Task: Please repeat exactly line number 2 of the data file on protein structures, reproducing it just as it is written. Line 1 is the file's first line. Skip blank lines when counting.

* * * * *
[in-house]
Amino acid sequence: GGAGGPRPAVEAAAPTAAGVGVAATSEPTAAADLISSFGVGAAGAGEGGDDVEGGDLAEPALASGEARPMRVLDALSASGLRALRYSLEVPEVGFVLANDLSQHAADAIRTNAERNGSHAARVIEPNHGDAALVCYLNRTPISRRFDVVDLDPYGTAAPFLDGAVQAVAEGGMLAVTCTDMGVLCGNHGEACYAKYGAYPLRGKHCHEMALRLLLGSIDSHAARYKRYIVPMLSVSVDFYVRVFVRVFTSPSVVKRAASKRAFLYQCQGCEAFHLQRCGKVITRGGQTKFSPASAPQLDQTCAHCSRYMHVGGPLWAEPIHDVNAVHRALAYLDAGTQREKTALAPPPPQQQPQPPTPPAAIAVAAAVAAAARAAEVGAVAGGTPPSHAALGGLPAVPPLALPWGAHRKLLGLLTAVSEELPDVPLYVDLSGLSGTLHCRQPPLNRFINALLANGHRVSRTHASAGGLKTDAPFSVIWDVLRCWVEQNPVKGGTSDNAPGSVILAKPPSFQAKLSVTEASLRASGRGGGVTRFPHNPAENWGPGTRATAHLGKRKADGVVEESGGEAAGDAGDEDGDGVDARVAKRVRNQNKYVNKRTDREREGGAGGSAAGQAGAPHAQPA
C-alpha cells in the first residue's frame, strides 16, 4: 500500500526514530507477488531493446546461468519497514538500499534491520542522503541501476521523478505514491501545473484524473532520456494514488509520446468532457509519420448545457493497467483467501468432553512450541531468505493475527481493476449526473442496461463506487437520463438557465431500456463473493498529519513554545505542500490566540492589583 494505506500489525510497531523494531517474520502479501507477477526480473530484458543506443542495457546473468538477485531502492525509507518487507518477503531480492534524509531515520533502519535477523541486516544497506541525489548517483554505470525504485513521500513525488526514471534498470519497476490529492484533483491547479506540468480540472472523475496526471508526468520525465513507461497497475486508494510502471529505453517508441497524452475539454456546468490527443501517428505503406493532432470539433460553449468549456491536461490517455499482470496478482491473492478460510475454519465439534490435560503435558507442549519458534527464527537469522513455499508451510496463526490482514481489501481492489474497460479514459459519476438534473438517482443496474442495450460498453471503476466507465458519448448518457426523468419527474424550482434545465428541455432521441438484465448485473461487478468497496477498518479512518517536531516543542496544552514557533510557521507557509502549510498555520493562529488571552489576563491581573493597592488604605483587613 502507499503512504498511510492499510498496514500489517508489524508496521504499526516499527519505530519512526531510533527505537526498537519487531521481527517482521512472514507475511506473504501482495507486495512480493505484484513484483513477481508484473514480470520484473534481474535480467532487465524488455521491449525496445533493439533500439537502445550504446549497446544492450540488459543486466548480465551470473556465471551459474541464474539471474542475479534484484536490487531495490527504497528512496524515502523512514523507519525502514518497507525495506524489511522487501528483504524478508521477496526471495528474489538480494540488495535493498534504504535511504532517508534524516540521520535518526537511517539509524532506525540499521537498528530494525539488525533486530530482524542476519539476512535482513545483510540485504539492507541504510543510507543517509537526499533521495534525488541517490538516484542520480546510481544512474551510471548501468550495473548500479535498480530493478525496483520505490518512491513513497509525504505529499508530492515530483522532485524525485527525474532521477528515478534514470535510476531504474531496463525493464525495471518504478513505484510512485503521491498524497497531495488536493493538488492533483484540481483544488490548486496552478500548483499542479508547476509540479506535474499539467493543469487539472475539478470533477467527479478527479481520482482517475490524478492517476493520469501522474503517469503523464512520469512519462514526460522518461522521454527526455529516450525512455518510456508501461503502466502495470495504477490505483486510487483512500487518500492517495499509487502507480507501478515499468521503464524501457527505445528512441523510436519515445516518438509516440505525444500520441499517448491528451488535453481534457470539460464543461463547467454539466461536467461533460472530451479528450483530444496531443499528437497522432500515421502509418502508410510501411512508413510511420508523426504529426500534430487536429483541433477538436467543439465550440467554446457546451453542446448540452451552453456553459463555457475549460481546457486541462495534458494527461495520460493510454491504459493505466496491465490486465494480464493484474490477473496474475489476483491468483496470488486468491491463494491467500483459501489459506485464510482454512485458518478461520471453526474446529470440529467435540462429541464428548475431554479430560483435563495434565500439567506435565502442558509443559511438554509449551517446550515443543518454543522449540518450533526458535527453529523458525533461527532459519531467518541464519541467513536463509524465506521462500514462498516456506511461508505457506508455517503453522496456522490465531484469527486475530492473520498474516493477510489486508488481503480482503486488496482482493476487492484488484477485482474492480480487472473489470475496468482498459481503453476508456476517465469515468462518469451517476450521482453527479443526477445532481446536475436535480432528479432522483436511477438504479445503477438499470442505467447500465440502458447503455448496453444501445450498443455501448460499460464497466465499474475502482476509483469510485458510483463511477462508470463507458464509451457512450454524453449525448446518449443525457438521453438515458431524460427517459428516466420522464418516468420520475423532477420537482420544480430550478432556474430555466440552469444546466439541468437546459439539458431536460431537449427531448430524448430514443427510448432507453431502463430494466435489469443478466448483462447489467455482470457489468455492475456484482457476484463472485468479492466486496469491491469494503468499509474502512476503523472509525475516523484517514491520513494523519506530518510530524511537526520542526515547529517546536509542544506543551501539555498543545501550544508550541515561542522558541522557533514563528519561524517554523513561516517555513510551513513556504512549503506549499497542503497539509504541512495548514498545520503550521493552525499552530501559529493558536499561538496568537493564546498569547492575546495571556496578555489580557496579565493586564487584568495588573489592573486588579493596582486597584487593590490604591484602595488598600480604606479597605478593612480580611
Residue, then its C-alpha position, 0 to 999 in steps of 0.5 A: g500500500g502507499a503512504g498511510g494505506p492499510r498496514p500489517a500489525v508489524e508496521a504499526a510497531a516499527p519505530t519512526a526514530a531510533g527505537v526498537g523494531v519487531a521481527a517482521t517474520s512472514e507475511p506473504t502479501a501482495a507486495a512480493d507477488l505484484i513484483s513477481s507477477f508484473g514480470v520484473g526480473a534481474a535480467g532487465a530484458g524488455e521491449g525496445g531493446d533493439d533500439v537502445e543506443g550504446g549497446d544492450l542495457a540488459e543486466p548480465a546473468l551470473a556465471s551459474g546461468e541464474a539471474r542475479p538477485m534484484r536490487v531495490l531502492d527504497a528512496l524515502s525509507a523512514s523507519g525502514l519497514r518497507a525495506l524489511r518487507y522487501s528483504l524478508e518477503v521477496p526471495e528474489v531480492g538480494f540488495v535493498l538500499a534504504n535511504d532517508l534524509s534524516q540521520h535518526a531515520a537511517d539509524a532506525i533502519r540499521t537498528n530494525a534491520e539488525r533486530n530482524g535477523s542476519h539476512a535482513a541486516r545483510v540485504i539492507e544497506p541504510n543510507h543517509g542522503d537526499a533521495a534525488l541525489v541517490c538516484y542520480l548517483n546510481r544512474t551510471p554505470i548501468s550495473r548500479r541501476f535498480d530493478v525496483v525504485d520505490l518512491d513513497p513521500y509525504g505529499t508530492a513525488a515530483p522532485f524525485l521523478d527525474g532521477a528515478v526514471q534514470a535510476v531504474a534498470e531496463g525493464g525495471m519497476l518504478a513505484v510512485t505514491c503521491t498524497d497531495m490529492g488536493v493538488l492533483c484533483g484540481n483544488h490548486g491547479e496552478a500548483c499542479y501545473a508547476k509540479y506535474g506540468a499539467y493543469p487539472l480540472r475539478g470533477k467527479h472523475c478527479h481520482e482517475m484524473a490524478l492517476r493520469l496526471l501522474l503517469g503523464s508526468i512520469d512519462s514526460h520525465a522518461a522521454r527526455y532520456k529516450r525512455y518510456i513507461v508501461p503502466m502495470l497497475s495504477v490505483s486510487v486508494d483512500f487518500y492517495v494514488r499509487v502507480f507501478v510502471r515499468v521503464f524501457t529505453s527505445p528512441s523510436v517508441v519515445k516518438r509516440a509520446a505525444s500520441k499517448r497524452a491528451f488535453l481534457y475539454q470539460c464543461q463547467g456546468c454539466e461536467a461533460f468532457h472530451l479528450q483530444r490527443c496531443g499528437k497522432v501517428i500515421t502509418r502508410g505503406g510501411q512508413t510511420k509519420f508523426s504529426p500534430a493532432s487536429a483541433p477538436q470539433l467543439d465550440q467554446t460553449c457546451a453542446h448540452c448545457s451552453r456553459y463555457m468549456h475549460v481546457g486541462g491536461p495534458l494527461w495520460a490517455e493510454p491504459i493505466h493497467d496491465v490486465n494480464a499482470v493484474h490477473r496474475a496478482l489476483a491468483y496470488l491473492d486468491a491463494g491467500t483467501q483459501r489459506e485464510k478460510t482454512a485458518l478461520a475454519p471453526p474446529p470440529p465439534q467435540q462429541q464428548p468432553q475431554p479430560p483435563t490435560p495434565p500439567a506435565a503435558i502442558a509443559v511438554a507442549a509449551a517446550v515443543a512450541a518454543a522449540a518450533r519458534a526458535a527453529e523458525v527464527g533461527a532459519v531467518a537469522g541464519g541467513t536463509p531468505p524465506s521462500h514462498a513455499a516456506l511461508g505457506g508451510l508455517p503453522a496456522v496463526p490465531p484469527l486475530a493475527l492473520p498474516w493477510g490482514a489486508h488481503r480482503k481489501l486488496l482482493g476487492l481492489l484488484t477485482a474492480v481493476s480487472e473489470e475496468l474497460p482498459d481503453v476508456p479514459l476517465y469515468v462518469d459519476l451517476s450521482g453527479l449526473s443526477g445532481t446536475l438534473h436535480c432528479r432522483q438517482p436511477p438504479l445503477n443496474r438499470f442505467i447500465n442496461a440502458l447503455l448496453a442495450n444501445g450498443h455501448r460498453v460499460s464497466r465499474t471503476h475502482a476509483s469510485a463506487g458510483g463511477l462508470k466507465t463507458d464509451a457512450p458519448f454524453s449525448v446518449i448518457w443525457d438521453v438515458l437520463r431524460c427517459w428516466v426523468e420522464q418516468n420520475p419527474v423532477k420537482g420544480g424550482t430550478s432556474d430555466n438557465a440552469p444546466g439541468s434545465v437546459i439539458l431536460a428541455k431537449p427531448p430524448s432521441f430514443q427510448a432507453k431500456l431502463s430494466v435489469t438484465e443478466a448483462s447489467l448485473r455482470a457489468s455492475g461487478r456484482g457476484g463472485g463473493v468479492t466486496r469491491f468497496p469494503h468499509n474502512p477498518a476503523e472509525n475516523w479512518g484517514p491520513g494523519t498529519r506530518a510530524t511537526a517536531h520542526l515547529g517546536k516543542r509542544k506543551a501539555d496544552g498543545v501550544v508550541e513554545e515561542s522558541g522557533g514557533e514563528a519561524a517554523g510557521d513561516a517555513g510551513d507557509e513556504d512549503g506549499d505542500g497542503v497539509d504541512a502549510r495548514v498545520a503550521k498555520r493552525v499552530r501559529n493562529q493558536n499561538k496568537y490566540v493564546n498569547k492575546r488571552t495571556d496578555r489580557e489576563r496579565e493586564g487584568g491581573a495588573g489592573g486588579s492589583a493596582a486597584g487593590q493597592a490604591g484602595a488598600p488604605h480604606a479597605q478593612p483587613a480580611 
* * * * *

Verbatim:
Amino acid sequence: GGAGGPRPAVEAAAPTAAGVGVAATSEPTAAADLISSFGVGAAGAGEGGDDVEGGDLAEPALASGEARPMRVLDALSASGLRALRYSLEVPEVGFVLANDLSQHAADAIRTNAERNGSHAARVIEPNHGDAALVCYLNRTPISRRFDVVDLDPYGTAAPFLDGAVQAVAEGGMLAVTCTDMGVLCGNHGEACYAKYGAYPLRGKHCHEMALRLLLGSIDSHAARYKRYIVPMLSVSVDFYVRVFVRVFTSPSVVKRAASKRAFLYQCQGCEAFHLQRCGKVITRGGQTKFSPASAPQLDQTCAHCSRYMHVGGPLWAEPIHDVNAVHRALAYLDAGTQREKTALAPPPPQQQPQPPTPPAAIAVAAAVAAAARAAEVGAVAGGTPPSHAALGGLPAVPPLALPWGAHRKLLGLLTAVSEELPDVPLYVDLSGLSGTLHCRQPPLNRFINALLANGHRVSRTHASAGGLKTDAPFSVIWDVLRCWVEQNPVKGGTSDNAPGSVILAKPPSFQAKLSVTEASLRASGRGGGVTRFPHNPAENWGPGTRATAHLGKRKADGVVEESGGEAAGDAGDEDGDGVDARVAKRVRNQNKYVNKRTDREREGGAGGSAAGQAGAPHAQPA